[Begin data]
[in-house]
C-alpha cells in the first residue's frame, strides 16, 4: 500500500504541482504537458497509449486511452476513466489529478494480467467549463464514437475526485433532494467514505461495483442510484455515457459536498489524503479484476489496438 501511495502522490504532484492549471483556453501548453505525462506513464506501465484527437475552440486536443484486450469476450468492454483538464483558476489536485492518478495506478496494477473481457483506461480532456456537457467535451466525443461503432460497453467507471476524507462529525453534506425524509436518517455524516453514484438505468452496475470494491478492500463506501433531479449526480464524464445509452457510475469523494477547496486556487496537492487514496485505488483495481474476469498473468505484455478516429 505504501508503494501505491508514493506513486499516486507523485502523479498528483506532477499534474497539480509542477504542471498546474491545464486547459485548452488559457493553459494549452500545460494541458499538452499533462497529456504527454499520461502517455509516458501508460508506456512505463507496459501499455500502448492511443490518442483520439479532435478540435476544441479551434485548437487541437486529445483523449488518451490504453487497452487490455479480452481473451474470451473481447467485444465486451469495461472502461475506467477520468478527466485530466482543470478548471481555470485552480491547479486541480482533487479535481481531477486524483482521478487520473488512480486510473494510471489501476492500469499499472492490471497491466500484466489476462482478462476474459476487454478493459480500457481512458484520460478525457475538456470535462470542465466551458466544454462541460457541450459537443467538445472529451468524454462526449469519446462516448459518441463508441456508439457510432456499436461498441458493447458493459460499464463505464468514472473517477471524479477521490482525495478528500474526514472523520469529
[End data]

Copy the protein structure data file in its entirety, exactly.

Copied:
[in-house]
C-alpha cells in the first residue's frame, strides 16, 4: 500500500504541482504537458497509449486511452476513466489529478494480467467549463464514437475526485433532494467514505461495483442510484455515457459536498489524503479484476489496438 501511495502522490504532484492549471483556453501548453505525462506513464506501465484527437475552440486536443484486450469476450468492454483538464483558476489536485492518478495506478496494477473481457483506461480532456456537457467535451466525443461503432460497453467507471476524507462529525453534506425524509436518517455524516453514484438505468452496475470494491478492500463506501433531479449526480464524464445509452457510475469523494477547496486556487496537492487514496485505488483495481474476469498473468505484455478516429 505504501508503494501505491508514493506513486499516486507523485502523479498528483506532477499534474497539480509542477504542471498546474491545464486547459485548452488559457493553459494549452500545460494541458499538452499533462497529456504527454499520461502517455509516458501508460508506456512505463507496459501499455500502448492511443490518442483520439479532435478540435476544441479551434485548437487541437486529445483523449488518451490504453487497452487490455479480452481473451474470451473481447467485444465486451469495461472502461475506467477520468478527466485530466482543470478548471481555470485552480491547479486541480482533487479535481481531477486524483482521478487520473488512480486510473494510471489501476492500469499499472492490471497491466500484466489476462482478462476474459476487454478493459480500457481512458484520460478525457475538456470535462470542465466551458466544454462541460457541450459537443467538445472529451468524454462526449469519446462516448459518441463508441456508439457510432456499436461498441458493447458493459460499464463505464468514472473517477471524479477521490482525495478528500474526514472523520469529